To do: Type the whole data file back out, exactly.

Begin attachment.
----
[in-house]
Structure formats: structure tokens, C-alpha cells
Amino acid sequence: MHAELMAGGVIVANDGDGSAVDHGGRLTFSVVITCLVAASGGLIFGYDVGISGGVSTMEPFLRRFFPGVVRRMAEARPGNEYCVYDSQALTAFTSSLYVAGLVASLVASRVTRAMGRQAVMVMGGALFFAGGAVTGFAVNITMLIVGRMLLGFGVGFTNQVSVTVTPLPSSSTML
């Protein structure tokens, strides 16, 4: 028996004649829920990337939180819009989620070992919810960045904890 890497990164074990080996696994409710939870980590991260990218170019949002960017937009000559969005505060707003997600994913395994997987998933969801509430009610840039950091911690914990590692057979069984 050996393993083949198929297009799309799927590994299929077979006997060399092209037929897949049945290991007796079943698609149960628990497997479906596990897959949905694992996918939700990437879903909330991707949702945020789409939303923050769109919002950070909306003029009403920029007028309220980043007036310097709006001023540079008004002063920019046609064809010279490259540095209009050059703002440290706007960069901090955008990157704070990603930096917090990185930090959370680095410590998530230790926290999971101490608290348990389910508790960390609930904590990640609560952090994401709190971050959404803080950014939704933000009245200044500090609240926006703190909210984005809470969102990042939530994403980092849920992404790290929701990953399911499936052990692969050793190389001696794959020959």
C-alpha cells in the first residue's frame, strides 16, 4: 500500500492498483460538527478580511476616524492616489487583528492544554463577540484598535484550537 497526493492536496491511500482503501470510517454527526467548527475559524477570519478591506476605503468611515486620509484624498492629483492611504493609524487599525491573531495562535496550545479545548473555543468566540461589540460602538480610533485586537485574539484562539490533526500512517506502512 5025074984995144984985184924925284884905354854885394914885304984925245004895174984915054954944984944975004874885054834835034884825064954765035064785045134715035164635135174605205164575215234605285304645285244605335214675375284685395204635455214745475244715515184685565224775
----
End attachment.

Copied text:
[in-house]
Structure formats: structure tokens, C-alpha cells
Amino acid sequence: MHAELMAGGVIVANDGDGSAVDHGGRLTFSVVITCLVAASGGLIFGYDVGISGGVSTMEPFLRRFFPGVVRRMAEARPGNEYCVYDSQALTAFTSSLYVAGLVASLVASRVTRAMGRQAVMVMGGALFFAGGAVTGFAVNITMLIVGRMLLGFGVGFTNQVSVTVTPLPSSSTML
């Protein structure tokens, strides 16, 4: 028996004649829920990337939180819009989620070992919810960045904890 890497990164074990080996696994409710939870980590991260990218170019949002960017937009000559969005505060707003997600994913395994997987998933969801509430009610840039950091911690914990590692057979069984 050996393993083949198929297009799309799927590994299929077979006997060399092209037929897949049945290991007796079943698609149960628990497997479906596990897959949905694992996918939700990437879903909330991707949702945020789409939303923050769109919002950070909306003029009403920029007028309220980043007036310097709006001023540079008004002063920019046609064809010279490259540095209009050059703002440290706007960069901090955008990157704070990603930096917090990185930090959370680095410590998530230790926290999971101490608290348990389910508790960390609930904590990640609560952090994401709190971050959404803080950014939704933000009245200044500090609240926006703190909210984005809470969102990042939530994403980092849920992404790290929701990953399911499936052990692969050793190389001696794959020959």
C-alpha cells in the first residue's frame, strides 16, 4: 500500500492498483460538527478580511476616524492616489487583528492544554463577540484598535484550537 497526493492536496491511500482503501470510517454527526467548527475559524477570519478591506476605503468611515486620509484624498492629483492611504493609524487599525491573531495562535496550545479545548473555543468566540461589540460602538480610533485586537485574539484562539490533526500512517506502512 5025074984995144984985184924925284884905354854885394914885304984925245004895174984915054954944984944975004874885054834835034884825064954765035064785045134715035164635135174605205164575215234605285304645285244605335214675375284685395204635455214745475244715515184685565224775